There are times when the book is not worth the candle. The Ted Nugent game violation story is one of those times. As I thought about publishing a story in The Pines Review, my small literary journal, about Nugent’s transgression I sought advice from a number of people, including members of the Board of Directors of the NRA, members of various outdoor writer organizations, friends whose opinions I value, and so forth. The comments and suggestions were varied and they ranged from “burn the SOB,” to “leave him alone because he paid the fine.”
I also did some reading. I read accounts of other, much more famous, and a lot of not-so-famous who did similar things. Not all of them were “burned” but a few were—including a friend of mine from the Deep South. I also sought advice in the writings of a couple of philosophers and what I finally arrived at is that Ted Nugent is not worth the trouble, i.e. the book is not worth the candle.
Our candle is the public support of hunting, fishing, the Second Amendment, and of course the book is the publication of the missteps of someone who has a very loud voice, and frequently makes an ass out of himself with his outrageous commentary. But, buried in all of the bravado and BS that pours from Ted Nugent is more than a kernel of truth about the value of hunting helping young people have a better respect for nature and to extrapolate from that, the workings of our society (with its problems). I don’t know exactly how many young people Nugent reaches, but I do know he does reach a significant number and in reaching them if they learn the value of family, nature and develop a spiritual relationship with nature, well, I’m not willing to wreck that by catering to the antis who, of course, will relish any wrong done by the more visible members of our community. I don’t want to burn that candle. But, if Mr. Nugent pulls another stupid stunt like he did in California then the gloves will come off and I would be happy to lead the pack of dogs that tear after him.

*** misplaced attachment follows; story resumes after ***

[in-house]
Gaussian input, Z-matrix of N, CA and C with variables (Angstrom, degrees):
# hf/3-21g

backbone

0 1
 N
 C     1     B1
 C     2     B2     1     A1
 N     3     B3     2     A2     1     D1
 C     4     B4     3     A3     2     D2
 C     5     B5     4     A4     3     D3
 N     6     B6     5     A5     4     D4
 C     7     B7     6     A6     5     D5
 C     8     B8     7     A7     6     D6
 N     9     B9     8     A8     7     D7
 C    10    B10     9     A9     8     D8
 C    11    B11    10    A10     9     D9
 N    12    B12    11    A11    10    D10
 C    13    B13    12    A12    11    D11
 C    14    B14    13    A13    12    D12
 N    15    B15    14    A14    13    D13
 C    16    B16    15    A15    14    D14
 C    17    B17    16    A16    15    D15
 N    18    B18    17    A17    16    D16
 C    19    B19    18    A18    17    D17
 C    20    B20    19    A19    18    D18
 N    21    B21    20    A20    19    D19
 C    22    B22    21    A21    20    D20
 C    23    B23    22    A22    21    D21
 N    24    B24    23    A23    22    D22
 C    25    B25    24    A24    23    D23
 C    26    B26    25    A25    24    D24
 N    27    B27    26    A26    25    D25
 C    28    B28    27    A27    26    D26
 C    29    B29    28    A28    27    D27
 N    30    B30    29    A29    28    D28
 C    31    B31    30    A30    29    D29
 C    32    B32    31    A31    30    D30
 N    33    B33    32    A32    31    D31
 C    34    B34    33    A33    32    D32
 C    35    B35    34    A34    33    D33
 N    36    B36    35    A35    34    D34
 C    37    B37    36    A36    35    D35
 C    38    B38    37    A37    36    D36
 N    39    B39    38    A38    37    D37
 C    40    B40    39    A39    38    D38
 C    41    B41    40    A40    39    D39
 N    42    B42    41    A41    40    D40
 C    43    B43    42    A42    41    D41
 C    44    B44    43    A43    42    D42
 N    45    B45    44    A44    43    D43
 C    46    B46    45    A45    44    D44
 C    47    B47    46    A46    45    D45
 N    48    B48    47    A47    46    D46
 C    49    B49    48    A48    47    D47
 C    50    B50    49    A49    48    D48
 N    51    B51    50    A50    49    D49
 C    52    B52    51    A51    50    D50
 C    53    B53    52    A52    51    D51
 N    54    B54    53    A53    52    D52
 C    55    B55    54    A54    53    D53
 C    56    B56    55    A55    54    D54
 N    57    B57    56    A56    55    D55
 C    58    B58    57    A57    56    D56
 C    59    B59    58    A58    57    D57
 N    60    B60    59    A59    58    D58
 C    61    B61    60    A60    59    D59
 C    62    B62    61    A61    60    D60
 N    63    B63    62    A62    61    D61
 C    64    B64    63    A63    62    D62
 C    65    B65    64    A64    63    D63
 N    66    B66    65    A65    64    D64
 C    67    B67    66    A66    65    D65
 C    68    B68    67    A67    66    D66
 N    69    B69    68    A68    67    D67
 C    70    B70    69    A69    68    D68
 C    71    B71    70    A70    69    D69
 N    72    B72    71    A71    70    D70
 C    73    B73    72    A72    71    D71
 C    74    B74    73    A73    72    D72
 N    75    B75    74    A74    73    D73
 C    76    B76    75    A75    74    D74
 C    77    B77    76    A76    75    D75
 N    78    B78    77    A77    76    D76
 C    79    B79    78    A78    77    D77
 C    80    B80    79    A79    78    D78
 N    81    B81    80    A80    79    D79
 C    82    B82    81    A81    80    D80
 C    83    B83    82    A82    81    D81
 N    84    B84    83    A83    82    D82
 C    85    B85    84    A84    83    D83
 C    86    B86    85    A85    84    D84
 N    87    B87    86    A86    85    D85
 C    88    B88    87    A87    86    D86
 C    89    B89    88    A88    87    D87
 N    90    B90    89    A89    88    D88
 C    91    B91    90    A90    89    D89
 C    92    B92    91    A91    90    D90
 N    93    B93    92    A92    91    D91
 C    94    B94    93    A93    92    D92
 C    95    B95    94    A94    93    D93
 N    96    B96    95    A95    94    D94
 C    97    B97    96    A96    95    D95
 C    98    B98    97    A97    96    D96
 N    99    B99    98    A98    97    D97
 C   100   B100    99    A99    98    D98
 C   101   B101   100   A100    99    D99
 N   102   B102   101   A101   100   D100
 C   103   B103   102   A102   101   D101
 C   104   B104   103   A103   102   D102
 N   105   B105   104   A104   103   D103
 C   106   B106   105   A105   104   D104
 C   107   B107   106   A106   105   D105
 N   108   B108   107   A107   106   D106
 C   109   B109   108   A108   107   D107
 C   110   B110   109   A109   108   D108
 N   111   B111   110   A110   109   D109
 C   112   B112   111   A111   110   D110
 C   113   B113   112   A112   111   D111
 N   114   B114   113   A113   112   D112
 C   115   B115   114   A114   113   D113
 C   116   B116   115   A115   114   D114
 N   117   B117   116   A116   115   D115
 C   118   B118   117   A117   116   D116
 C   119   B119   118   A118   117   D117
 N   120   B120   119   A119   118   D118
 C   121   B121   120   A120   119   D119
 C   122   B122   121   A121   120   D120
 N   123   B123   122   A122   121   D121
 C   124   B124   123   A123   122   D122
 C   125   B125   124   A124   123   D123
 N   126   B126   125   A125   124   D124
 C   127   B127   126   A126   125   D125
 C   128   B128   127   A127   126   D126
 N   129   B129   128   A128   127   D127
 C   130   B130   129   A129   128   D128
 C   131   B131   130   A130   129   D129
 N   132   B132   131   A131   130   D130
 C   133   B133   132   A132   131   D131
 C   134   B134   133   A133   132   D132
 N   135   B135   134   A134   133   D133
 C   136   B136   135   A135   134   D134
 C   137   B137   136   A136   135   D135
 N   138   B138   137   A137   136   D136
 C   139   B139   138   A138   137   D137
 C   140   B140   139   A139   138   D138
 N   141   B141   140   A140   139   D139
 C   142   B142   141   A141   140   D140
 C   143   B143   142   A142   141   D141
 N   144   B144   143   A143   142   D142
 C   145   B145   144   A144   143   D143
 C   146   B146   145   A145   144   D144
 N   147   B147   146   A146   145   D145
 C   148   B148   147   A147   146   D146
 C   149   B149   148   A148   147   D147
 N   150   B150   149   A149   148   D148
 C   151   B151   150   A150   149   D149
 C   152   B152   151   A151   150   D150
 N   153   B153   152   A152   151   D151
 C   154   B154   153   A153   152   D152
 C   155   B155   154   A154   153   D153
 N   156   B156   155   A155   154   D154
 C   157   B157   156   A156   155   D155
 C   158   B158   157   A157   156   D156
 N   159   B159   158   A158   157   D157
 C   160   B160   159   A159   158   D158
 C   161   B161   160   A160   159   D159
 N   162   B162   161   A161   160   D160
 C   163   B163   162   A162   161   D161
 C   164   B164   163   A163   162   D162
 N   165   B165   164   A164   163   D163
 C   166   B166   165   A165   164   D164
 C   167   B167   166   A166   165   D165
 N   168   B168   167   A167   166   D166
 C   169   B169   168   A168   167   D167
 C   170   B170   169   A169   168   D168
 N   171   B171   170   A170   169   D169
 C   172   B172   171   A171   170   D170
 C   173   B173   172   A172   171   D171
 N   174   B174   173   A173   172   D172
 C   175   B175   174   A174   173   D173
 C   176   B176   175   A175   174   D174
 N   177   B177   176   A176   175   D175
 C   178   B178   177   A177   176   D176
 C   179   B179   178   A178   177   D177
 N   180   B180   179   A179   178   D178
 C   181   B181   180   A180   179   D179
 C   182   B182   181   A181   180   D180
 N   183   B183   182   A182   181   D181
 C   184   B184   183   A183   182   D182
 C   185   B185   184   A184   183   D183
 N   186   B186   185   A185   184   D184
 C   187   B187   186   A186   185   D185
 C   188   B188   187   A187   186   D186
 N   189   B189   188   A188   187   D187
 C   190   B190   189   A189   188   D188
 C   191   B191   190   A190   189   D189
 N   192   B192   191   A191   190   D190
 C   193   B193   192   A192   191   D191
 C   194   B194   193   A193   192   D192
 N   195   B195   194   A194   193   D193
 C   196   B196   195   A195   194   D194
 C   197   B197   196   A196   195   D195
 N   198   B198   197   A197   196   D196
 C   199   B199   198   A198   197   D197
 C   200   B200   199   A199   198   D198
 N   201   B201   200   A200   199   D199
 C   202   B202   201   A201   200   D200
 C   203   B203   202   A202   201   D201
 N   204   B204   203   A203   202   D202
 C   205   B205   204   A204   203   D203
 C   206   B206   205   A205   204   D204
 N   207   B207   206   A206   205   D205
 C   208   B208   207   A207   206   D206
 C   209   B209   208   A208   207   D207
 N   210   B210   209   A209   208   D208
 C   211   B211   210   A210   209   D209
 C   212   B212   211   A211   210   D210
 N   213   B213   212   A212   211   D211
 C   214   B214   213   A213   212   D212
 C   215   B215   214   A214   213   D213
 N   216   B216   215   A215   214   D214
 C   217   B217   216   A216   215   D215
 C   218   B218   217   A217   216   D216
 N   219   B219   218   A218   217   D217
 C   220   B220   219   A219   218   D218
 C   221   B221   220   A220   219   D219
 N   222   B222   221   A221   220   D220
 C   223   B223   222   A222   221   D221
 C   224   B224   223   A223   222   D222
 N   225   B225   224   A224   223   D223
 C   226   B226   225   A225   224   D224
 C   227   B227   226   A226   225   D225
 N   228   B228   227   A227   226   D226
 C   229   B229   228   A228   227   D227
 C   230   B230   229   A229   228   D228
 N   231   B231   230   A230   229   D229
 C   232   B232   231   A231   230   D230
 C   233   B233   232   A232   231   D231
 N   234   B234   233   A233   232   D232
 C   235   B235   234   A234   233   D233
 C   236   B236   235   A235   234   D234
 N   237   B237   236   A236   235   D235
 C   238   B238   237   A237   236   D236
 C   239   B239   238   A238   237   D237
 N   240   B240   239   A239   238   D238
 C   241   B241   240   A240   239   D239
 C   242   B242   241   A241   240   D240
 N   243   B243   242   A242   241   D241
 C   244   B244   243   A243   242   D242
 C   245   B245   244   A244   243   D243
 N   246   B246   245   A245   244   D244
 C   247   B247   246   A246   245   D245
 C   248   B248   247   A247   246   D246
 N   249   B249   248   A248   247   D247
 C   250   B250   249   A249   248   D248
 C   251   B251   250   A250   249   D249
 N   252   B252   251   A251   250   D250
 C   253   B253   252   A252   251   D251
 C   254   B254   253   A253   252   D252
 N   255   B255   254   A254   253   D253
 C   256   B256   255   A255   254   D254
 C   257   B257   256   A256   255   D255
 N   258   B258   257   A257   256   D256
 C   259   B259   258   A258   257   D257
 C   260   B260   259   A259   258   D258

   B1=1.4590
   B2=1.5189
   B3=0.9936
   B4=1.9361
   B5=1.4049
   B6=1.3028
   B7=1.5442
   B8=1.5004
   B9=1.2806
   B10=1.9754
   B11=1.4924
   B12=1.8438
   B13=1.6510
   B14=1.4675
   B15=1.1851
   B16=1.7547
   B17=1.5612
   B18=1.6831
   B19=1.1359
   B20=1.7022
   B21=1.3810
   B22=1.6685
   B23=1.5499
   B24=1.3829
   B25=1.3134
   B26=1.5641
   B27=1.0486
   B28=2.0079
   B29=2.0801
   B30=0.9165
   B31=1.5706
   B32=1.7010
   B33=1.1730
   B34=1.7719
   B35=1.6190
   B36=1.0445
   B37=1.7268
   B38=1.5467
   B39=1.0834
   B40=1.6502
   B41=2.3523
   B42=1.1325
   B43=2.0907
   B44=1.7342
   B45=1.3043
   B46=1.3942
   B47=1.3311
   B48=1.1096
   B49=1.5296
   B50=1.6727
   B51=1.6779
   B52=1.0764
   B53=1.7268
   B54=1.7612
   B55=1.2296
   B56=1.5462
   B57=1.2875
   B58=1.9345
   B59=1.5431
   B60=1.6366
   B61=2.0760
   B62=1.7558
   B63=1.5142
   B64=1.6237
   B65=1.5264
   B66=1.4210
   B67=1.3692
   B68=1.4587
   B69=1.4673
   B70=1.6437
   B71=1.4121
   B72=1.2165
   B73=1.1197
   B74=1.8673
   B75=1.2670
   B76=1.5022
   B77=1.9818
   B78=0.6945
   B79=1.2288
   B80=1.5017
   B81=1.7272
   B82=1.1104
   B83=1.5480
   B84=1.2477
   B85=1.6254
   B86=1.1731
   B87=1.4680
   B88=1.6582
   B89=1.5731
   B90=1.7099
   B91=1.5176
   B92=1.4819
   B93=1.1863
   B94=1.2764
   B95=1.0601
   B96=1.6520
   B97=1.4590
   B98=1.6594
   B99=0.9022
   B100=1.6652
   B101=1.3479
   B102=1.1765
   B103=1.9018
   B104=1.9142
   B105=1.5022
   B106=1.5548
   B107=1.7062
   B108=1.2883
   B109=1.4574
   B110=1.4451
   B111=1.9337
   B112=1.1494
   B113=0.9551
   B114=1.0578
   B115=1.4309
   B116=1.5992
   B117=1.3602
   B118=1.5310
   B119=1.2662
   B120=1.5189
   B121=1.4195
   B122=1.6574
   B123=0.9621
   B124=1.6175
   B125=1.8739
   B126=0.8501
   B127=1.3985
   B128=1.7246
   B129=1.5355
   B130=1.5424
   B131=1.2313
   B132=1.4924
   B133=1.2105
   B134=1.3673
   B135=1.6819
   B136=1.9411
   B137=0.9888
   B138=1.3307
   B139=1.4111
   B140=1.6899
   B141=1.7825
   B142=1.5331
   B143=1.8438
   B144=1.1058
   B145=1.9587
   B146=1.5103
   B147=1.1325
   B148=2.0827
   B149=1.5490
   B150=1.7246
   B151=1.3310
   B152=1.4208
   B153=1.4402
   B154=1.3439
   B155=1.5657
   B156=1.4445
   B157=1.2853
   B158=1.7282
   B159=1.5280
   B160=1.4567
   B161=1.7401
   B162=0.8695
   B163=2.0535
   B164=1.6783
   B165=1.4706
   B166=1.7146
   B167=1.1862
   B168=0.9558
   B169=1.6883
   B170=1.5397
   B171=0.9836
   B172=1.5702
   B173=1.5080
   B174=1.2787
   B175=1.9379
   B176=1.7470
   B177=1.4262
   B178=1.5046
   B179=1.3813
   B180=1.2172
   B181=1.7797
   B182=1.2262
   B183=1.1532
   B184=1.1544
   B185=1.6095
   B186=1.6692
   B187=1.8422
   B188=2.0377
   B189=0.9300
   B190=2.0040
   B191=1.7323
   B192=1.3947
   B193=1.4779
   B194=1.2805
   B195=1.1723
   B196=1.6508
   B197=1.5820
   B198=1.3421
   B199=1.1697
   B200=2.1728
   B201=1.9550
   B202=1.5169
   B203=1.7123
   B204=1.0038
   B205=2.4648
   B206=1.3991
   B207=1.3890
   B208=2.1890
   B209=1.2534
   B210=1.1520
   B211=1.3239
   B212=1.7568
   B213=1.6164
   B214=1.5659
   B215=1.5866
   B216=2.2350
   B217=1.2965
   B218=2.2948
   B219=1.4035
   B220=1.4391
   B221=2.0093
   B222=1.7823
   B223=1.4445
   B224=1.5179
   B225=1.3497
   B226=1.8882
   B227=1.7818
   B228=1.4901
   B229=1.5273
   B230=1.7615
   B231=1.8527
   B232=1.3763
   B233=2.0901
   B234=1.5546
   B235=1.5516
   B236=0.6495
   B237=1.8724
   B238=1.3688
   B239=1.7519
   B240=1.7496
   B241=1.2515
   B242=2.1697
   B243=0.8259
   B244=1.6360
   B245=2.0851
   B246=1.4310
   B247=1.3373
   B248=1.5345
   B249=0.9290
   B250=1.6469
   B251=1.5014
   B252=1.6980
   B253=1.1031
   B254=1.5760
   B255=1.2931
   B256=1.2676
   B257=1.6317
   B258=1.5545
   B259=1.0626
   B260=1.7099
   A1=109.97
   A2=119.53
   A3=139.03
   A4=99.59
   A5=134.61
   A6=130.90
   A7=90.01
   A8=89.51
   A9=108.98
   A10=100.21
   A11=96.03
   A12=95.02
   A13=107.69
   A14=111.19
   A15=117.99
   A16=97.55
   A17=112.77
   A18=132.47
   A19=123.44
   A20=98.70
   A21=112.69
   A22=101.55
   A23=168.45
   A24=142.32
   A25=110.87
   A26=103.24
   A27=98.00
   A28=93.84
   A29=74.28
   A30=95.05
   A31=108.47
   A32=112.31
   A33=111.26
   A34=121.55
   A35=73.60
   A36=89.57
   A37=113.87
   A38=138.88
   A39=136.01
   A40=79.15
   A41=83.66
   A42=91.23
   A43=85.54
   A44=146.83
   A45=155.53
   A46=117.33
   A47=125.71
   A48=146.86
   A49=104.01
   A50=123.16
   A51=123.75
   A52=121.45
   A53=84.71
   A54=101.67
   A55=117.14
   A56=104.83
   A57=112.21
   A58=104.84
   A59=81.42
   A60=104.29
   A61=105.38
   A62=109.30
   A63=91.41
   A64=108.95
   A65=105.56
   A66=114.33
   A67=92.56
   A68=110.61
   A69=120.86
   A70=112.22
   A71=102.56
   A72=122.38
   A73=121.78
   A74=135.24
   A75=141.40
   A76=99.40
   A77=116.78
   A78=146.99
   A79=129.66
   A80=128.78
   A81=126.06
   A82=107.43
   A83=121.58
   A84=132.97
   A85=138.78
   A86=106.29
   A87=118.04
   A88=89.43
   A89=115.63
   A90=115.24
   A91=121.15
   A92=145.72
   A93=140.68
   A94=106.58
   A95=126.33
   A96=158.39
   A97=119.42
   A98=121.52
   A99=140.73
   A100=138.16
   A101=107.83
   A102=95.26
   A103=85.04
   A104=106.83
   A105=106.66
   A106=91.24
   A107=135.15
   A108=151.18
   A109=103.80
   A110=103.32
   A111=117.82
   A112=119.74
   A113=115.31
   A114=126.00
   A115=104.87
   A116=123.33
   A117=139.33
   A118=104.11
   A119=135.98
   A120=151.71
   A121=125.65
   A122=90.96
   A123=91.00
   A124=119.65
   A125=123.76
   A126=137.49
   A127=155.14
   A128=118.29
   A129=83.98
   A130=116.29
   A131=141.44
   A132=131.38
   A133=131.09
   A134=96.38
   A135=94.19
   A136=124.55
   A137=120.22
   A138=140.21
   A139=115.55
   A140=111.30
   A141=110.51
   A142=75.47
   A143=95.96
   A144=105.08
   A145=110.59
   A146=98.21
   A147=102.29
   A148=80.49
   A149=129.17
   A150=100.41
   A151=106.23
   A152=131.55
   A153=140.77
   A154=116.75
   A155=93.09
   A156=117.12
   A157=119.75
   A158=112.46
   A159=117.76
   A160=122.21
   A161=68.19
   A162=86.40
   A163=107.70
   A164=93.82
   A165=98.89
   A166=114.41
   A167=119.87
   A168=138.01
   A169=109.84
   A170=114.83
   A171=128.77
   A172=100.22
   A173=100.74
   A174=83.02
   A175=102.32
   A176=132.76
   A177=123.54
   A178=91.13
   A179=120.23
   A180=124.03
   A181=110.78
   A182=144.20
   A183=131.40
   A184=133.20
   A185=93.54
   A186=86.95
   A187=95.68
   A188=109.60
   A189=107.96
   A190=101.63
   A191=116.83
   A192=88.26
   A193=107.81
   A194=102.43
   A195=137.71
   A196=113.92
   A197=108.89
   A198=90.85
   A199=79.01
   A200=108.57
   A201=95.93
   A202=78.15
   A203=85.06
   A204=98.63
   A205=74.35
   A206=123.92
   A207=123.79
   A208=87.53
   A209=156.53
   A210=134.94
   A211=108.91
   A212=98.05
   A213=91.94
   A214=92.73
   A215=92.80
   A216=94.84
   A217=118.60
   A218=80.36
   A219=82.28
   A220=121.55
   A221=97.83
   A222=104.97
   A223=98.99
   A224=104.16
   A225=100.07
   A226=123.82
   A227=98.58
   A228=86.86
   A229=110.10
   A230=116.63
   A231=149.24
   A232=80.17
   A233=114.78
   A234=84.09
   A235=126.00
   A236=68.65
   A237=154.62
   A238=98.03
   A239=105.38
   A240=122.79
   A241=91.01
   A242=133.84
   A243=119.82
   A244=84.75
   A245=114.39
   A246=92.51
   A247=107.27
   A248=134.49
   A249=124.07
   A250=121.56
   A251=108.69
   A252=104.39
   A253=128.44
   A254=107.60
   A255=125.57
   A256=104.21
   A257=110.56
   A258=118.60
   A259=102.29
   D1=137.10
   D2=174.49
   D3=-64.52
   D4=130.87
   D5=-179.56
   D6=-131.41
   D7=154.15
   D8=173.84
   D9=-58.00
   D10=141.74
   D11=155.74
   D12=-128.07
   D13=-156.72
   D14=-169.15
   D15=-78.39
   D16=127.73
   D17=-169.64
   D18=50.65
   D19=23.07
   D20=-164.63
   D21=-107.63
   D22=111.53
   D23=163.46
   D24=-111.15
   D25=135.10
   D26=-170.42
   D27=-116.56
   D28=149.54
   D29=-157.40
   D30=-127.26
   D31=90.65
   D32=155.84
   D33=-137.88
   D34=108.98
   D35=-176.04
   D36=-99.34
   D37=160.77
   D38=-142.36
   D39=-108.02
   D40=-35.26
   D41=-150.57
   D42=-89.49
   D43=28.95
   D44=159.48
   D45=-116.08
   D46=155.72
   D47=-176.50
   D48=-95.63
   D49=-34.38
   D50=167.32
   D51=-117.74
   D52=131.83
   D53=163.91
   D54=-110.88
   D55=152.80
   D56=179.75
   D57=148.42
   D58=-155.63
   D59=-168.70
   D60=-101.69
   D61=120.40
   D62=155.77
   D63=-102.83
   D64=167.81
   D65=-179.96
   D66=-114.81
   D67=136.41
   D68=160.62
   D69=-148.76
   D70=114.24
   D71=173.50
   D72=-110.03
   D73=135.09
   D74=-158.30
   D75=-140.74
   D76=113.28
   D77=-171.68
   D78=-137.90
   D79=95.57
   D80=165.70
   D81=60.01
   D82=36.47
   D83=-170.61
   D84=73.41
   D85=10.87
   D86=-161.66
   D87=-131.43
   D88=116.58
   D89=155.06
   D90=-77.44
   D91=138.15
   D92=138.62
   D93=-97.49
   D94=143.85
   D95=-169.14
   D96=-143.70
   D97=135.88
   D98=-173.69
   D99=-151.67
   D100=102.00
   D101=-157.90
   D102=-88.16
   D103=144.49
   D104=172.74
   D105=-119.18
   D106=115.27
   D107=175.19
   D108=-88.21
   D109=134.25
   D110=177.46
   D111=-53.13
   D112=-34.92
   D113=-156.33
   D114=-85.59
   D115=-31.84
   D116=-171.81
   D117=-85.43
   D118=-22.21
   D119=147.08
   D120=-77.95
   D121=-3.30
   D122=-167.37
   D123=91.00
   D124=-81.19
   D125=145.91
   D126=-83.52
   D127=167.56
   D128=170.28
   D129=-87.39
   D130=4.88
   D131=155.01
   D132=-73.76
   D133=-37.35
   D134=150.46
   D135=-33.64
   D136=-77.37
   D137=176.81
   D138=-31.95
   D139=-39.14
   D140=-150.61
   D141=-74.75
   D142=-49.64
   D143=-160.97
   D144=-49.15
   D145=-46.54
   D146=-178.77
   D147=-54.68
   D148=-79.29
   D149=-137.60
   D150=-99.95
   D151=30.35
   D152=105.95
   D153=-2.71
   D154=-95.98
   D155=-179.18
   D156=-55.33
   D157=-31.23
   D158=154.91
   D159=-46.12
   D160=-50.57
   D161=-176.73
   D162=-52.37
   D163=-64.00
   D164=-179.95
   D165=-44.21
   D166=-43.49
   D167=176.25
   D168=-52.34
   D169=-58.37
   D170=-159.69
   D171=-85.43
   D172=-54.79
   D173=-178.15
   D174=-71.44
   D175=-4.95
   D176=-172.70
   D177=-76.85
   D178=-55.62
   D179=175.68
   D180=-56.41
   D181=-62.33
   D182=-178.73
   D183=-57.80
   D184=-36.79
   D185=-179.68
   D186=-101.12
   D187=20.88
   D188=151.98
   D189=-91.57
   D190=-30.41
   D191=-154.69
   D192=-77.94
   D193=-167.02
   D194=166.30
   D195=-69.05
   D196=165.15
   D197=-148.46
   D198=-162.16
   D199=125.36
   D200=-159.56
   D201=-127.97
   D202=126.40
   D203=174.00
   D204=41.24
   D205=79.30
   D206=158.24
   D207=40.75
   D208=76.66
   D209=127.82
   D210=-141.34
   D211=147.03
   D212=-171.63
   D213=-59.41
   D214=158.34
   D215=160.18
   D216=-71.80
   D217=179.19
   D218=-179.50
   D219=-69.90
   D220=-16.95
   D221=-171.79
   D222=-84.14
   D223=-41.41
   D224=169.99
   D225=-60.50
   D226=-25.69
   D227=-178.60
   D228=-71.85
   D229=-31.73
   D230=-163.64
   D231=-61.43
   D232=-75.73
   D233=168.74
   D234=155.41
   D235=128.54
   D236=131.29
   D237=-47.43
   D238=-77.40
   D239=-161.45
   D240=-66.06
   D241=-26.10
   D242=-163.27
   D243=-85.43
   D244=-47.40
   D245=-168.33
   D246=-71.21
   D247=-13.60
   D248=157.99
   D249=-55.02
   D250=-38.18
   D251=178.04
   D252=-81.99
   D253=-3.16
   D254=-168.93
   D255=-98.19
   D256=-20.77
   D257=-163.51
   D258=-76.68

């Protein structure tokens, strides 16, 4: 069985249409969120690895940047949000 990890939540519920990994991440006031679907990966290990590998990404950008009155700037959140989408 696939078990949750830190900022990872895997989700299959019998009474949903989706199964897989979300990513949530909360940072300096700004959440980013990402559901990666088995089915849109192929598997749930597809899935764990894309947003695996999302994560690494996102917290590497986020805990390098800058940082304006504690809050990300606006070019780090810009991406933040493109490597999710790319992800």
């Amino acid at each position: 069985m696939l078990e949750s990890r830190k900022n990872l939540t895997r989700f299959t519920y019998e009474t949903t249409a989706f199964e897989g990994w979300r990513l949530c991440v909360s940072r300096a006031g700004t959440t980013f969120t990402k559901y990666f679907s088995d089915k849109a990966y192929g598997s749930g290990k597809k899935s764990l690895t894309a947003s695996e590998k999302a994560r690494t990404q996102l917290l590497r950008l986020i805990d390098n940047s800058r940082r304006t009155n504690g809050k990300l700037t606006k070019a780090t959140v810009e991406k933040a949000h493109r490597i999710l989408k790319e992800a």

Simple, once shame on you (Nugent) twice, shame on me (us). So now Ted is on the skyline and he’s drawn two targets on himself. One target is for the antis and the other is for his brethren in the community of hunters. Let’s really believe that in time he’ll manage to erase both of those targets.
I am blessed with having a lot of friends and a few of them are truly “best” friends. That tiny group of people includes Chas Clifton (author of natureblog) and now, for the past three years, Chas has made the long drive to North Dakota to hunt sharptail grouse with me. This year I added a new name to my list of friends, Holly Heyser, who flew out here to join us on the hunt. You can read a wonderful account of the hunt on Holly’s blog. http://norcalcazadora.blogspot.com I wish I had been able to show the two of them more birds because I know they are here. I don’t always find them but there have been days when I’ve managed to flush half-dozen coveys in a single morning. It happens, just not this time. But having the two of them around for the long weekend was wonderful. We had great conversations, my wife Michelle, fixed great meals after each day’s hunting and best of all Holly got to meet Cookie and learn that I wasn’t making anything up about what a great dog Cookie is. Of course, Holly also fell for my bad dog, Rosie, which I’ll never understand.
Read Holly’s blog on the hunting weekend. It’s a good read.
It is now time for me to get back to work on the next issue of the Review. I’m running a little behind schedule so I’ve got to get back on it. Almost finished.
3 years ago